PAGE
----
He had never considered the Rialto Towers beautiful. The fluorescent blue flecked by circling seagulls caught in a loop he knew too well. He tried to ignore his office building next to the ANZ tower, all the knock-off drinks and footy tipping. Bright ties and sombre smiles. The paperwork and office-grade flat screen monitors with the brightness turned up. His eyes locked onto the drizzle passing over glowing company logos, jaded by the drug of city lights. Yet he had found love among four million; had a son he could call his own. But here at the bottom of the world he was still lonely.
He noticed his hands as he took a swig of the bourbon, the dry cuts on his knuckles like the burn in his throat. Was it sad that he cherished schoolyard antics? Playing bass guitar in a band that drank more than they practised? The nights under stars and wafting damp bushland. A time when his brother was his closest friend. He noticed a buoy flashing green in the middle of the harbour. The boat parties had finished hours ago but the trucks kept passing behind. He looked down through the dense corrugated walkway. Ominous outlines lurking. Silhouettes in the harbour glare. He rested his back on the guardrail then slid to a sitting position. Wrapped his lips around the mouth of the bottle and took three gulps. It was supposed to take away the pain of being a man. The breeze and rain kept him honest.
The Etihad Stadium sign began to duplicate. The surrounding high-rise apartments glossy and dominating. Lights reflecting off windows and tiny perennial waves making the moonlight seem artificial. He hadn’t looked at the moon in years and now marvelled at the patches of grey and its soft edges. He tipped his head back and watched air rise to the bottom of the bottle. When the rain really fell he relaxed his neck and opened his mouth. He’d done this as a kid. Vibrations from the trucks through his bones and teeth. Chills from the rails shot up his arms. He watched desperate streams stick to interconnecting poles and handrails. The ferrous stench of wet metal. Nightclub workers in hoods folded tables and lifted outdoor gas heaters while drunks lingered on the wharf’s edge.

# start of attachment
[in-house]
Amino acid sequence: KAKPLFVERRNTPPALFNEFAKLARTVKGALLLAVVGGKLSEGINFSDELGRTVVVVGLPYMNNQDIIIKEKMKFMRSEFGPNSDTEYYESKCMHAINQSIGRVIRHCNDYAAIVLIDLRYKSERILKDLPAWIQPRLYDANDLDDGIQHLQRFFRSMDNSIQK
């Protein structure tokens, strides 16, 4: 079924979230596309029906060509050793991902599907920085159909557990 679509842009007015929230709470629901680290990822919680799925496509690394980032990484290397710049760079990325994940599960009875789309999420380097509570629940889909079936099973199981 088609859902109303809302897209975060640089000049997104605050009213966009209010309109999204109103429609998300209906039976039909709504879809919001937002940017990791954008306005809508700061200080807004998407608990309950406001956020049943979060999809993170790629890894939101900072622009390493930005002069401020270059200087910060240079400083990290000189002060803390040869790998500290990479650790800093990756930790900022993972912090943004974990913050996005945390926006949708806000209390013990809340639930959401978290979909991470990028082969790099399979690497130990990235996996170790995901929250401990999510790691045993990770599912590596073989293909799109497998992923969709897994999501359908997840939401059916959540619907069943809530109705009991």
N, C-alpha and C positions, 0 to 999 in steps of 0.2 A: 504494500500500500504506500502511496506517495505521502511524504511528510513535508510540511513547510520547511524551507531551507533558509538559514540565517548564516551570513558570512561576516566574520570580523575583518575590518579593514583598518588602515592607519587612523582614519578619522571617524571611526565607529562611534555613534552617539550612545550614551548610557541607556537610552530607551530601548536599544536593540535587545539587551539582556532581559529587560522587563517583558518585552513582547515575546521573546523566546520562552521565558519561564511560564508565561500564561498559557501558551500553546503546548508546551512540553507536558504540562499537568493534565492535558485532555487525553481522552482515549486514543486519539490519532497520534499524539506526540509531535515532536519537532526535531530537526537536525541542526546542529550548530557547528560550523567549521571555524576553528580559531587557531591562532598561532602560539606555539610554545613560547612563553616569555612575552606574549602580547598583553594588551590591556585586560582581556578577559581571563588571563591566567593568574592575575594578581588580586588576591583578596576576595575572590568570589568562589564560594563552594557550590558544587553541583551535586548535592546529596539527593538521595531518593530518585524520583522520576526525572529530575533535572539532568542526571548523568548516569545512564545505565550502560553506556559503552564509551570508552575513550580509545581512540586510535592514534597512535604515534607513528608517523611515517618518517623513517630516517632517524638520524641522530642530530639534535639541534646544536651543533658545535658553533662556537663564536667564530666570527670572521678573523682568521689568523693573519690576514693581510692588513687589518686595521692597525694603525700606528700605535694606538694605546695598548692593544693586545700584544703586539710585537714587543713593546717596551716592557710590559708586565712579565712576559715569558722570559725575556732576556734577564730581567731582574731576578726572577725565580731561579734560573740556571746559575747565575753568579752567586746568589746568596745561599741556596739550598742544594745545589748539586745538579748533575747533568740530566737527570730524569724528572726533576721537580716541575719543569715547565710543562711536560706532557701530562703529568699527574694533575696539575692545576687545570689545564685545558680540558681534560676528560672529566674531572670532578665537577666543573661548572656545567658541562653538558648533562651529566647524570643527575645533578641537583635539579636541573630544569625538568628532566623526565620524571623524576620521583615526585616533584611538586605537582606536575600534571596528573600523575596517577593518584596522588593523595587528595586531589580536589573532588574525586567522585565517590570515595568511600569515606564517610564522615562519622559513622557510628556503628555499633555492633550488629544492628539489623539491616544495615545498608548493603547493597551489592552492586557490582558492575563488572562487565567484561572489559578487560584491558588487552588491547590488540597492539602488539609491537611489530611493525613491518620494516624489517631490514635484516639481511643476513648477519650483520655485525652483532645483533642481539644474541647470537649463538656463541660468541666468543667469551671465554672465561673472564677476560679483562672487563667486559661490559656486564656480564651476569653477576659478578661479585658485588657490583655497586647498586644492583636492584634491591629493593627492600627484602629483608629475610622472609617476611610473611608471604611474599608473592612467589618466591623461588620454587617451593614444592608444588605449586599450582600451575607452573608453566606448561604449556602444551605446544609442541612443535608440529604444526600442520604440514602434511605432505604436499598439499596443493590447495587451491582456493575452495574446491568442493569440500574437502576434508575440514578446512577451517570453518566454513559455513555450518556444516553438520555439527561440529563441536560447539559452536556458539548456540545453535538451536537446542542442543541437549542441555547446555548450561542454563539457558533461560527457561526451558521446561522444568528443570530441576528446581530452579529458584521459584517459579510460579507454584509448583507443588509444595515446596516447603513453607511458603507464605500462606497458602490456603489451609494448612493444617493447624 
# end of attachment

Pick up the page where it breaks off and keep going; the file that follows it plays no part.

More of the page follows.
He stood up and heard his socks squelch against the inner soles. His pants soaked to the point where the pinstripes disappeared. He noticed rusted bolts and concluded that that was it. He was a corroded cog. Glazed skin and undershirt showing. He stopped, looked up at supporting beams and suspension cables, flags that slapped in the wet darkness. Puddles shimmered, leaking and filling the pavement cracks. He swished around the last of the bourbon like it was mouthwash then spurted it out into the harbour. He let the rails caress his sodden body as he slouched over the edge like a rag doll then sprang out. Went to throw up then didn’t. He placed the bottle on the ground beside soggy burnt out cigarettes. Stumbled along the bridge. Got in a cab and told the driver to go fast, just take him home. Away from the navy dusk and ailing moon. Whispering towers and drowning concrete. He let the drunken swirl take him, the seatbelt nursing his head while the whining gas-powered engine ploughed through puddles.